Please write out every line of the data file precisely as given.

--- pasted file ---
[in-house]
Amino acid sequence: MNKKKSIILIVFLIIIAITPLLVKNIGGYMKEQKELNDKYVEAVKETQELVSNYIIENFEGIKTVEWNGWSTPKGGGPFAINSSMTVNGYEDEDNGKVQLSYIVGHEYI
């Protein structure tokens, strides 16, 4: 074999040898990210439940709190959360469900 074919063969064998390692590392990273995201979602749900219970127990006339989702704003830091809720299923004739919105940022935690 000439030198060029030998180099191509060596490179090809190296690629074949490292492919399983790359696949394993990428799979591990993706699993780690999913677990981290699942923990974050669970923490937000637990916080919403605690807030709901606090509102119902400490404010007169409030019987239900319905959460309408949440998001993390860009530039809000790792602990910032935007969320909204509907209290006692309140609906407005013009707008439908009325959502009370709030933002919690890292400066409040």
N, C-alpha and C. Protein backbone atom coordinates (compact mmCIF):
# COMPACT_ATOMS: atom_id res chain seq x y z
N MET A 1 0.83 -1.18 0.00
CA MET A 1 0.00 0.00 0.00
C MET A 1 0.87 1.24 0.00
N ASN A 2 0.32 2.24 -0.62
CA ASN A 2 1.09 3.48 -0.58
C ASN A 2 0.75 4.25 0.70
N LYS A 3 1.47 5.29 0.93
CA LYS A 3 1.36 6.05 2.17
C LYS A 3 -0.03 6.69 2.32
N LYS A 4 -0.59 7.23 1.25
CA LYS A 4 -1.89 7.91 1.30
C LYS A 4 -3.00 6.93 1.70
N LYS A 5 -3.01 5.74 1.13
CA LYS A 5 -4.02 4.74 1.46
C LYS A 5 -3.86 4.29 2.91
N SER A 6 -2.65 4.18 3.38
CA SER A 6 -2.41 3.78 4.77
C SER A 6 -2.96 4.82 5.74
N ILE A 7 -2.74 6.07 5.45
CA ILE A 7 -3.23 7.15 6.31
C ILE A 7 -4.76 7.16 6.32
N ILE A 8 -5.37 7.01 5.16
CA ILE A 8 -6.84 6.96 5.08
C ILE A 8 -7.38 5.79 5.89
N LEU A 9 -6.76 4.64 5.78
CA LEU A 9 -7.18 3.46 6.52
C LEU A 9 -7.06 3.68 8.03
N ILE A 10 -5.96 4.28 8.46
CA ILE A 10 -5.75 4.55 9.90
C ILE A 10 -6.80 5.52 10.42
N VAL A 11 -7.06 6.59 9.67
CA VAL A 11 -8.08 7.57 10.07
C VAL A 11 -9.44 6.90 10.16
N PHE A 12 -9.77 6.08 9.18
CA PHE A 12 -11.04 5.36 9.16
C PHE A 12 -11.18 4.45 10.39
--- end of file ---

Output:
[in-house]
Amino acid sequence: MNKKKSIILIVFLIIIAITPLLVKNIGGYMKEQKELNDKYVEAVKETQELVSNYIIENFEGIKTVEWNGWSTPKGGGPFAINSSMTVNGYEDEDNGKVQLSYIVGHEYI
């Protein structure tokens, strides 16, 4: 074999040898990210439940709190959360469900 074919063969064998390692590392990273995201979602749900219970127990006339989702704003830091809720299923004739919105940022935690 000439030198060029030998180099191509060596490179090809190296690629074949490292492919399983790359696949394993990428799979591990993706699993780690999913677990981290699942923990974050669970923490937000637990916080919403605690807030709901606090509102119902400490404010007169409030019987239900319905959460309408949440998001993390860009530039809000790792602990910032935007969320909204509907209290006692309140609906407005013009707008439908009325959502009370709030933002919690890292400066409040």
N, C-alpha and C. Protein backbone atom coordinates (compact mmCIF):
# COMPACT_ATOMS: atom_id res chain seq x y z
N MET A 1 0.83 -1.18 0.00
CA MET A 1 0.00 0.00 0.00
C MET A 1 0.87 1.24 0.00
N ASN A 2 0.32 2.24 -0.62
CA ASN A 2 1.09 3.48 -0.58
C ASN A 2 0.75 4.25 0.70
N LYS A 3 1.47 5.29 0.93
CA LYS A 3 1.36 6.05 2.17
C LYS A 3 -0.03 6.69 2.32
N LYS A 4 -0.59 7.23 1.25
CA LYS A 4 -1.89 7.91 1.30
C LYS A 4 -3.00 6.93 1.70
N LYS A 5 -3.01 5.74 1.13
CA LYS A 5 -4.02 4.74 1.46
C LYS A 5 -3.86 4.29 2.91
N SER A 6 -2.65 4.18 3.38
CA SER A 6 -2.41 3.78 4.77
C SER A 6 -2.96 4.82 5.74
N ILE A 7 -2.74 6.07 5.45
CA ILE A 7 -3.23 7.15 6.31
C ILE A 7 -4.76 7.16 6.32
N ILE A 8 -5.37 7.01 5.16
CA ILE A 8 -6.84 6.96 5.08
C ILE A 8 -7.38 5.79 5.89
N LEU A 9 -6.76 4.64 5.78
CA LEU A 9 -7.18 3.46 6.52
C LEU A 9 -7.06 3.68 8.03
N ILE A 10 -5.96 4.28 8.46
CA ILE A 10 -5.75 4.55 9.90
C ILE A 10 -6.80 5.52 10.42
N VAL A 11 -7.06 6.59 9.67
CA VAL A 11 -8.08 7.57 10.07
C VAL A 11 -9.44 6.90 10.16
N PHE A 12 -9.77 6.08 9.18
CA PHE A 12 -11.04 5.36 9.16
C PHE A 12 -11.18 4.45 10.39